It is contemplated that additional proximal sealing stents 26, longitudinal stent struts 34, bifurcation support stent rings 28, leg support stent rings 30, and distal support stent rings 32 may be provided as desired. It is further contemplated that the bifurcation support stent rings 28, leg support stent rings 30, and distal support stent rings 32 may have full, half, or quarter cells that extend partially or 360° around the circumference of the stent lattice. Alternately, it is contemplated that the leg support stent rings 30 may be eliminated.
As shown in FIGS. 2A and 2B, the bifurcation area 22 of the trunk portion 10 formed by graft material 24 allows the legs 18, 20 to independently bend both in a longitudinal plane sectioning the midsection 16 and leg sections 16, 18, 20 and in planes transverse and 90° thereto. The flexibility of the bifurcation area 22 is provided by the combination of the stent lattice and graft material 24 fabric.
Referring to FIG. 3, an embodiment of a stent lattice of a trunk portion 10 of the present invention is shown that has distal support rings 132 that extend halfway around the circumference of the distal end 14 of each leg 18, 20. Referring to FIG. 4, an embodiment of a stent lattice of a trunk portion 10 of the present invention is shown that has distal support rings 232 that extend 360° around the circumference of the distal end 14 of each leg 18, 20. Although not provided in the embodiments of FIGS. 3 and 4, it is contemplated that additional longitudinal stent struts 34 may be provided for increased support of the midsection 16 and legs 18, 20.
Referring to FIG. 5, an embodiment of a stent lattice of a trunk portion 10 of the present invention is shown that has bifurcation support rings 128, leg support rings 130, and distal support rings 232 that extend 360° around the circumference of the distal end 14 of each leg 18, 20.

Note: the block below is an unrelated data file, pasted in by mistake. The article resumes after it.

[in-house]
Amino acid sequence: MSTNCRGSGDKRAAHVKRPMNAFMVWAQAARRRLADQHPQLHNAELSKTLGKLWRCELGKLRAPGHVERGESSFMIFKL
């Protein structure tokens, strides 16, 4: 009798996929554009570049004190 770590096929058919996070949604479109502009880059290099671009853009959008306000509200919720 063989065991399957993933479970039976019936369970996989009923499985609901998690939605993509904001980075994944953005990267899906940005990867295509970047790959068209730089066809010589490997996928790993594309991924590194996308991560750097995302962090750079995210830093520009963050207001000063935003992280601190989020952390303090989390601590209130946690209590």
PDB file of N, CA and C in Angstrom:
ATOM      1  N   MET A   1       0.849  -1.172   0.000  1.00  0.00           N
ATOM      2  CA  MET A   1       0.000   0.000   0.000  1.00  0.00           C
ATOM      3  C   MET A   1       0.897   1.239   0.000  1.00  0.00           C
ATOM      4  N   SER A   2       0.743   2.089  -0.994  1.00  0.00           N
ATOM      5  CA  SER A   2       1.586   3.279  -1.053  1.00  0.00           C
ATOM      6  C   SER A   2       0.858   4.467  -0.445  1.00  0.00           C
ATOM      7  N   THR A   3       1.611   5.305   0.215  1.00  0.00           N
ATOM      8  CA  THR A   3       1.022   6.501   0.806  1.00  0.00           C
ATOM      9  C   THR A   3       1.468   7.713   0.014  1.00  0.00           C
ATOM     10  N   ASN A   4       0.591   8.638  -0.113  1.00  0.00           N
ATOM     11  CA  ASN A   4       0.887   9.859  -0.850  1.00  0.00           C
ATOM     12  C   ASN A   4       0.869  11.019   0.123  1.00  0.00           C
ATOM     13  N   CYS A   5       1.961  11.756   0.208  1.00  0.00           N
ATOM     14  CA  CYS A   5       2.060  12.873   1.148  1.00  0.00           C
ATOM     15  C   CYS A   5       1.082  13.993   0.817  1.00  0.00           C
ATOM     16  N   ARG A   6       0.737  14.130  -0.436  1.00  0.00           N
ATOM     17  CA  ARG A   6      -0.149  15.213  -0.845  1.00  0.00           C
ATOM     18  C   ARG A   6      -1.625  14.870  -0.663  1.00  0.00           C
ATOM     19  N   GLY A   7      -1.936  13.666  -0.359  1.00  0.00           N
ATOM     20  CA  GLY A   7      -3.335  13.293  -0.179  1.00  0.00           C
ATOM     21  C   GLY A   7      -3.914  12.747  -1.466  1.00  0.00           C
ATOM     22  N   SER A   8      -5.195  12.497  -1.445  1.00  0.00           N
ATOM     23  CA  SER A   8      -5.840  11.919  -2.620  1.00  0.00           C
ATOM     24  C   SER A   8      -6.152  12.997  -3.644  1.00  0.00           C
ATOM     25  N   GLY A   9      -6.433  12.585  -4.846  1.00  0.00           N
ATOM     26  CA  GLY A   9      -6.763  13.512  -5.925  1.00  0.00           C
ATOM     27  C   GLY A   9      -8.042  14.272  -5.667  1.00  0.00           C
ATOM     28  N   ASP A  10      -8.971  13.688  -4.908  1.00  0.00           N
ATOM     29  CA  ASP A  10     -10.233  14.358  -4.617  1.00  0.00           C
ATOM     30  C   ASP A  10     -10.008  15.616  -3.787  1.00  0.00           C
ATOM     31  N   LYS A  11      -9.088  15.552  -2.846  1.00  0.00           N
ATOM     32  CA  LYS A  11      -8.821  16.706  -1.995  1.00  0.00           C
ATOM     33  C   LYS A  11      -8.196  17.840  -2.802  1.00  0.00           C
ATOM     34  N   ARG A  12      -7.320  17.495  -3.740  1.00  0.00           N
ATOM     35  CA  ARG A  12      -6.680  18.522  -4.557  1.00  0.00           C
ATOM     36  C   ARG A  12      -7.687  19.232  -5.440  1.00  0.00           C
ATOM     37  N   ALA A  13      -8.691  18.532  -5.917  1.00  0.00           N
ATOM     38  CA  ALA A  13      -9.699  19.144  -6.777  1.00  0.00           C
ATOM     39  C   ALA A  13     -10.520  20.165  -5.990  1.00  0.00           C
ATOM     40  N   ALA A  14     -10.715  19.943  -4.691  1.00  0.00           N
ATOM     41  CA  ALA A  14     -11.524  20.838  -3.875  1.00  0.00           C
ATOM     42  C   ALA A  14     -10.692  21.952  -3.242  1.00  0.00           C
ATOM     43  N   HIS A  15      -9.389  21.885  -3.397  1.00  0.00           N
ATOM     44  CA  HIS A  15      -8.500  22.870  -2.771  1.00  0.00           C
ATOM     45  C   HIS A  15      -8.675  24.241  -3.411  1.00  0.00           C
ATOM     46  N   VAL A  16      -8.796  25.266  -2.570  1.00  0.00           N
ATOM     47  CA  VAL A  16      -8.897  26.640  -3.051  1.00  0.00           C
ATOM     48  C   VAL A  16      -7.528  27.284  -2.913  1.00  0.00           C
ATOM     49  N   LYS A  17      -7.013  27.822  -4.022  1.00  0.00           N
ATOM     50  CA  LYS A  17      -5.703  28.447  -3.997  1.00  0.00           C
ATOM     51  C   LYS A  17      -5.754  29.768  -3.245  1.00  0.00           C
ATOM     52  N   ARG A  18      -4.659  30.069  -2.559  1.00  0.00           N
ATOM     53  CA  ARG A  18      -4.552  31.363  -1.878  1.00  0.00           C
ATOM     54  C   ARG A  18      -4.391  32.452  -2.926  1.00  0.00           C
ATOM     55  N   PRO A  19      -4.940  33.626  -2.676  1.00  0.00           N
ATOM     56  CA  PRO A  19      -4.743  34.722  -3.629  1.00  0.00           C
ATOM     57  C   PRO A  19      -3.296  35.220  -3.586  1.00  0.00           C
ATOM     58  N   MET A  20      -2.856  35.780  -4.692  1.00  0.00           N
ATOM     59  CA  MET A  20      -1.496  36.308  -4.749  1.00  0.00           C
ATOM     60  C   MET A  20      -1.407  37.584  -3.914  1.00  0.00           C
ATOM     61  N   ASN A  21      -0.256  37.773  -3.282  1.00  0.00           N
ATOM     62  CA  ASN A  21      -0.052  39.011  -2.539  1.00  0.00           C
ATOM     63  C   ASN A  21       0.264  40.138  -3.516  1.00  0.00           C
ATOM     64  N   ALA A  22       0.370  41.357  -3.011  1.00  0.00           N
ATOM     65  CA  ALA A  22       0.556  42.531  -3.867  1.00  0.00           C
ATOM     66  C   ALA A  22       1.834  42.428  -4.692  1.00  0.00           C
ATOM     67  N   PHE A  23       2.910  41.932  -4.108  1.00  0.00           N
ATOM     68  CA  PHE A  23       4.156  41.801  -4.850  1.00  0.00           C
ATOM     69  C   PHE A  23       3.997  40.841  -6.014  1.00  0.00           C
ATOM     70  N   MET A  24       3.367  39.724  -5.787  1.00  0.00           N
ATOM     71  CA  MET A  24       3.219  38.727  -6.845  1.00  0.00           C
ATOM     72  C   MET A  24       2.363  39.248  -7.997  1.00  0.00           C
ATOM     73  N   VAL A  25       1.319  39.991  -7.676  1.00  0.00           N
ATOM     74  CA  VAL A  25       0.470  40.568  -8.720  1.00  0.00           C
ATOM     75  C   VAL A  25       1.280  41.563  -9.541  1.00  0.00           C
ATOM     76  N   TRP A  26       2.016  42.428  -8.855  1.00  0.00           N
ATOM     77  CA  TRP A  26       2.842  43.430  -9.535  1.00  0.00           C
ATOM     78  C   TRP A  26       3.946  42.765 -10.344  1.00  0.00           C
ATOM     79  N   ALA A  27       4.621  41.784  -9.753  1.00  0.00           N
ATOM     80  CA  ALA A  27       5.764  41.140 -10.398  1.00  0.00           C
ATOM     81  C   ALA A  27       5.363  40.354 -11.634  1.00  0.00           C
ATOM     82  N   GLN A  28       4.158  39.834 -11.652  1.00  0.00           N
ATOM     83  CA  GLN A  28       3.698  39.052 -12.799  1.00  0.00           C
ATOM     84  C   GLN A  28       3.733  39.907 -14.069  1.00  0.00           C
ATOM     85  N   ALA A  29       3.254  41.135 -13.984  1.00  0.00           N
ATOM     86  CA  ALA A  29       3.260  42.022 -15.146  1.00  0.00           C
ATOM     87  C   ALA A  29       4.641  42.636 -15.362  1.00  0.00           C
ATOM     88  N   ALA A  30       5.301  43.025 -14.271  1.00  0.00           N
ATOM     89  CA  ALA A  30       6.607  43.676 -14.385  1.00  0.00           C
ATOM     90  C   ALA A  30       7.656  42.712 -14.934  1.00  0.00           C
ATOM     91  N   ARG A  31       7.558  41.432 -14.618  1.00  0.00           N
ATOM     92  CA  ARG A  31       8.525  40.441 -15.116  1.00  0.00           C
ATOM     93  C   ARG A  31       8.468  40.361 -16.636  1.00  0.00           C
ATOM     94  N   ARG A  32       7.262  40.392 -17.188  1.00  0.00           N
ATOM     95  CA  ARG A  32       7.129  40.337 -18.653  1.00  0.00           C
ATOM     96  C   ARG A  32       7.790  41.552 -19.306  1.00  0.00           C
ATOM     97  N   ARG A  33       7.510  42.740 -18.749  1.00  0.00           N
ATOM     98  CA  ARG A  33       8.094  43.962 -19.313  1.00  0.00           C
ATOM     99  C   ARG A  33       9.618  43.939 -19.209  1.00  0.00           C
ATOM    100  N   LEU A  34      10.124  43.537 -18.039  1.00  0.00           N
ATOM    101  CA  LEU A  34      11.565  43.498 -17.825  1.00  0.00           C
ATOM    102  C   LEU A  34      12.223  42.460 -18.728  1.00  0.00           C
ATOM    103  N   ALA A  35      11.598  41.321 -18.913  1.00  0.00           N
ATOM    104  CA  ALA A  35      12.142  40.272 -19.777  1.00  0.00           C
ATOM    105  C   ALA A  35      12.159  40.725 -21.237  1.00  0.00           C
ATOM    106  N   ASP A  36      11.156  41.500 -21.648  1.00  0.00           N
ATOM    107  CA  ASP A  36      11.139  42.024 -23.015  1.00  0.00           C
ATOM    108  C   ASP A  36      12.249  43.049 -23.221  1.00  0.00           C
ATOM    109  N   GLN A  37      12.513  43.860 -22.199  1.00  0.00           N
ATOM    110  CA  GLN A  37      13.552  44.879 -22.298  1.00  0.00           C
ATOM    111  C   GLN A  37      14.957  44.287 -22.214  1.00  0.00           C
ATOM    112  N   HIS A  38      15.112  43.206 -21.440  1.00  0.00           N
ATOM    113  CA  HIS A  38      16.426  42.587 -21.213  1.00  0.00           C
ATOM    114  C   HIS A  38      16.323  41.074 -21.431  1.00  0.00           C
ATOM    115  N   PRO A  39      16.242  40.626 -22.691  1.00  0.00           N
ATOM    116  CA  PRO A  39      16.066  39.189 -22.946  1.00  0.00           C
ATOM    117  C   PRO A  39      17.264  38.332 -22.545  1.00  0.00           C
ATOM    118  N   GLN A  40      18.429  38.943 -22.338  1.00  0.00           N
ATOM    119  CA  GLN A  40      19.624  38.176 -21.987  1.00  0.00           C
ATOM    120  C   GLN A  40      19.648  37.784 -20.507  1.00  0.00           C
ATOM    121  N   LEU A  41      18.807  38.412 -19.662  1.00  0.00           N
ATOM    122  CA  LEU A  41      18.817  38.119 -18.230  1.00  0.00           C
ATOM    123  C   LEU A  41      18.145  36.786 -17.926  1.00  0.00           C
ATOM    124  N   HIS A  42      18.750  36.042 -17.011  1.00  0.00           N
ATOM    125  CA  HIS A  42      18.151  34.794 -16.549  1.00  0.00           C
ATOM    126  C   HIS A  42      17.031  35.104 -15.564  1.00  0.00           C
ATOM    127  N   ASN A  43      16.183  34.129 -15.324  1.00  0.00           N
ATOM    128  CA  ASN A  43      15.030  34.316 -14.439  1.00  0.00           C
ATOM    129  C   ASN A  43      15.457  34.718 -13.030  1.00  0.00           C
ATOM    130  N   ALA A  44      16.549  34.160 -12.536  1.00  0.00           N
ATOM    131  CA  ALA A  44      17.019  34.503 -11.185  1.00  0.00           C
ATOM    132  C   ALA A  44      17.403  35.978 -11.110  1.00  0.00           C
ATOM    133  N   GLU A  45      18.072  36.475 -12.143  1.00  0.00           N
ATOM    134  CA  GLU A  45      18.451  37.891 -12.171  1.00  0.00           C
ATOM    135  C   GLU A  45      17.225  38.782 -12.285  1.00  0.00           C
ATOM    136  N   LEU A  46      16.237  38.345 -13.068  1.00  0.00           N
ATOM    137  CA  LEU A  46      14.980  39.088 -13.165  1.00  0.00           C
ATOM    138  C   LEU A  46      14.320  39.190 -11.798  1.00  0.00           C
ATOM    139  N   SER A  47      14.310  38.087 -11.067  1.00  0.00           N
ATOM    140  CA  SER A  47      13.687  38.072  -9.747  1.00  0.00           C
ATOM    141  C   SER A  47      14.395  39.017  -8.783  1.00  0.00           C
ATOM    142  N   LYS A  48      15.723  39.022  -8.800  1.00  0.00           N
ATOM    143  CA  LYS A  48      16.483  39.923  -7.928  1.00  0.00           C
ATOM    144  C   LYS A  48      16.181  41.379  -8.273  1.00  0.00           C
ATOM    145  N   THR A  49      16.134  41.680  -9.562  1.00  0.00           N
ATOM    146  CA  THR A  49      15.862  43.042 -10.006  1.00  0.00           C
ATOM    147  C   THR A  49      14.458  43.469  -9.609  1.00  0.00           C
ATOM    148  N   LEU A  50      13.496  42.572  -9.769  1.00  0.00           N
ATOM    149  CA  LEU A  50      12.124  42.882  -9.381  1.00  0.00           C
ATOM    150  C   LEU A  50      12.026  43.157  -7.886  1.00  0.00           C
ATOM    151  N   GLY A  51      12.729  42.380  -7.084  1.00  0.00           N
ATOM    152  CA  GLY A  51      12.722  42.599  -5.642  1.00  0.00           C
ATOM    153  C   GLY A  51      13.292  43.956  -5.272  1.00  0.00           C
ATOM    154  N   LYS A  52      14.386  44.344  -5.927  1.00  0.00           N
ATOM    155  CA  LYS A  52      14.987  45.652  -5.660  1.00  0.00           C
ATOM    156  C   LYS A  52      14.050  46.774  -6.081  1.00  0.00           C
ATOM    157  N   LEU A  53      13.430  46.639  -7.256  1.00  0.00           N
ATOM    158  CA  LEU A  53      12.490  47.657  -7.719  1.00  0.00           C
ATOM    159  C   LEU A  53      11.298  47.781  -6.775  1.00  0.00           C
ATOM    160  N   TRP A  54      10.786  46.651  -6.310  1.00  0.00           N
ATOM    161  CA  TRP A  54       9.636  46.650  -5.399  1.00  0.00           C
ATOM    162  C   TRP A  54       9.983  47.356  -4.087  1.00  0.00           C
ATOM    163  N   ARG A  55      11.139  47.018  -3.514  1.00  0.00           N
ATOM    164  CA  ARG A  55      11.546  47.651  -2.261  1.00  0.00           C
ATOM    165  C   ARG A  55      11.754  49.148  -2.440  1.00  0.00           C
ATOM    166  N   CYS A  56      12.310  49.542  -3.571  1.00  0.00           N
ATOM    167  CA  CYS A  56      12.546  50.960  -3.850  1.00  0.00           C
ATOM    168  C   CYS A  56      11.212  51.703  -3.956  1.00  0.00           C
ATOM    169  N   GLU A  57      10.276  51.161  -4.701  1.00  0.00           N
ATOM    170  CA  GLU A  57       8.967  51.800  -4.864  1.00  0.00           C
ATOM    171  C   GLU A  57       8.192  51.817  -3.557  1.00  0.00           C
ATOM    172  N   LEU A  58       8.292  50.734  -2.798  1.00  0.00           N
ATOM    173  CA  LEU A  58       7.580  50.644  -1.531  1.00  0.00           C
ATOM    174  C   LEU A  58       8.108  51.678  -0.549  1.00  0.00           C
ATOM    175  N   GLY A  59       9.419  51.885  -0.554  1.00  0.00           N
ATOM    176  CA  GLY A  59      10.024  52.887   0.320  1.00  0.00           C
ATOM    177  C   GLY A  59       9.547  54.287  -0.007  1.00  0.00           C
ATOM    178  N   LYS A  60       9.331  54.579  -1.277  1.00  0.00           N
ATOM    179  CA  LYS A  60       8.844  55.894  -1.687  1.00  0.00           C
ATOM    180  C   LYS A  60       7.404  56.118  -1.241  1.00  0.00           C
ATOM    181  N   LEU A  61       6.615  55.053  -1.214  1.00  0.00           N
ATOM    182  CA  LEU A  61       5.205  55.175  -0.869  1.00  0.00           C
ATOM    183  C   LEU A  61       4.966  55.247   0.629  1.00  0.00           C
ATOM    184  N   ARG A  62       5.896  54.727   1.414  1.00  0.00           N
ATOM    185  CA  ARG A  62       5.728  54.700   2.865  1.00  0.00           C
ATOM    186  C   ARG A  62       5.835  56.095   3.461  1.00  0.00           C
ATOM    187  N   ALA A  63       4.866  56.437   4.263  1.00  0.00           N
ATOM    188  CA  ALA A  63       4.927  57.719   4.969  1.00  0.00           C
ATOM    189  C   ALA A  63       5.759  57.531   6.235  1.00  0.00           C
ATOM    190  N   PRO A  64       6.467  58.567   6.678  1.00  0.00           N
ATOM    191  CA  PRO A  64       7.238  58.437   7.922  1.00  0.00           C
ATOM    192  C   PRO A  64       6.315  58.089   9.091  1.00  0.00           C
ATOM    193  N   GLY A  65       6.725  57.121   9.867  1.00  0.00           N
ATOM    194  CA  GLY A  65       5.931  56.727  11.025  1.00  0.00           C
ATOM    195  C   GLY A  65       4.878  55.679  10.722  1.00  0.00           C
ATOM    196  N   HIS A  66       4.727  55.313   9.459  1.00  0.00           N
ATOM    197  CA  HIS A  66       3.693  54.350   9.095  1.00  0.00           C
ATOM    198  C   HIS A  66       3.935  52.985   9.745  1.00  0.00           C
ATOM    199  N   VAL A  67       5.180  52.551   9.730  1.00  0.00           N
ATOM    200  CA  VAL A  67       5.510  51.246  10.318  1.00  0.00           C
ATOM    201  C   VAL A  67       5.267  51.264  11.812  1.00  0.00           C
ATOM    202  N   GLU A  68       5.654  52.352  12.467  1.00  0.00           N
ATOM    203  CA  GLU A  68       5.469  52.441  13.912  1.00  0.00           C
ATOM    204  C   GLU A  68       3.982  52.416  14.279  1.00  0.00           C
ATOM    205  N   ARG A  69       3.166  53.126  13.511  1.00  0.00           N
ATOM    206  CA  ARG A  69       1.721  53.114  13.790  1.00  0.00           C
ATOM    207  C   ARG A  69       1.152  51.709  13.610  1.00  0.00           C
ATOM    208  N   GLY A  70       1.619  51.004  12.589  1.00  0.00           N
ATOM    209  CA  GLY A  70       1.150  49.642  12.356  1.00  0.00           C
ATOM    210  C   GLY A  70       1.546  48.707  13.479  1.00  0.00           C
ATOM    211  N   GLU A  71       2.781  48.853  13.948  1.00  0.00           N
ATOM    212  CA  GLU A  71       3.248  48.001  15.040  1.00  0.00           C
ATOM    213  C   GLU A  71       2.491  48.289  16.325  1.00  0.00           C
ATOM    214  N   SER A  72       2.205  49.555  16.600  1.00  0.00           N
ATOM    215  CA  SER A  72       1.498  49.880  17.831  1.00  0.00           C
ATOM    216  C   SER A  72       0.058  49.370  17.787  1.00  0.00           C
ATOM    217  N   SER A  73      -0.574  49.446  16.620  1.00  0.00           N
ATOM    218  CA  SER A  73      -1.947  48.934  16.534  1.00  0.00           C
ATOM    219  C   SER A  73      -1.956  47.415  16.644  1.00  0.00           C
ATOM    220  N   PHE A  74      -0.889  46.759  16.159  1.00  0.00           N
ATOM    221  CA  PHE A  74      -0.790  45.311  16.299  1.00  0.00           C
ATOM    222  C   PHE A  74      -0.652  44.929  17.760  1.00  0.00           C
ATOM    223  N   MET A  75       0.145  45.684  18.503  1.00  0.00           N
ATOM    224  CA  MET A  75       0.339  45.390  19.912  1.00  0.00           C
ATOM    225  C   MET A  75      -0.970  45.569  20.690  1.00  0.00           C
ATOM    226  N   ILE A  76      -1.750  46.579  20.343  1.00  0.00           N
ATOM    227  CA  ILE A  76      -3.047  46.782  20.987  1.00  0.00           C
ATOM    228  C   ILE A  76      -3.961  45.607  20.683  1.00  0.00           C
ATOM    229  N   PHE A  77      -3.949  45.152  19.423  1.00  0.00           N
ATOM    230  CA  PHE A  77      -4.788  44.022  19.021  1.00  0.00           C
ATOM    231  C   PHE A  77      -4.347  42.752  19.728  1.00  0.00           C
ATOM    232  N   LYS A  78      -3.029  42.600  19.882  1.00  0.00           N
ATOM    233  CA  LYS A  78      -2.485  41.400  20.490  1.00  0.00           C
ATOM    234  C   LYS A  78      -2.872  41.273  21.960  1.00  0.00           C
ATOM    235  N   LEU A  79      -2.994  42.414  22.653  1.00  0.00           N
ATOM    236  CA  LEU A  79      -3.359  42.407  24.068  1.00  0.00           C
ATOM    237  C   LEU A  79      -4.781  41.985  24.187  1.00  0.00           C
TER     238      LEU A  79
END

It is contemplated that the portion of the stent lattice that extends into each leg 18, 20 may be offset such that the leg support stent rings 30 and distal support rings 32 of each leg 18, 20 lie in different planes, as shown in FIGS. 6A-D. Offsetting the leg support rings 30 and distal support rings 32, particularly when they do not extend 360° about the circumference of the legs 18, 20, minimizes the amount of material in any given cross-section and further facilitates packing the trunk portion 10 for delivery.
While several particular forms of the invention have been illustrated and described, it will be apparent that various modifications can be made without departing from the spirit and scope of the invention. Accordingly, it is not intended that the invention be limited, except by the appended claims.
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|U.S. Classification||623/1.35, 623/1.13|
|International Classification||A61F2/82, A61F2/06|
|Cooperative Classification||A61F2/07, A61F2002/075, A61F2002/065, A61F2/91, A61F2002/825, A61F2/89|
|5 Apr 2005||CC||Certificate of correction|
|20 Mar 2008||FPAY||Fee payment|
Year of fee payment: 4
|14 Mar 2012||FPAY||Fee payment|
Year of fee payment: 8
|11 Mar 2013||AS||Assignment|
Owner name: ACACIA RESEARCH GROUP LLC, TEXAS
Free format text: ASSIGNMENT OF ASSIGNORS INTEREST;ASSIGNOR:ENDOVASCULAR TECHNOLOGIES, INC.;REEL/FRAME:029967/0144
Effective date: 20121220
|14 Mar 2013||AS||Assignment|
Owner name: LIFEPORT SCIENCES LLC, TEXAS
Free format text: ASSIGNMENT OF ASSIGNORS INTEREST;ASSIGNOR:ACACIA RESEARCH GROUP LLC;REEL/FRAME:030001/0090
Effective date: 20130304
|20 May 2016||REMI||Maintenance fee reminder mailed|
|12 Oct 2016||LAPS||Lapse for failure to pay maintenance fees|
|29 Nov 2016||FP||Expired due to failure to pay maintenance fee|
Effective date: 20161012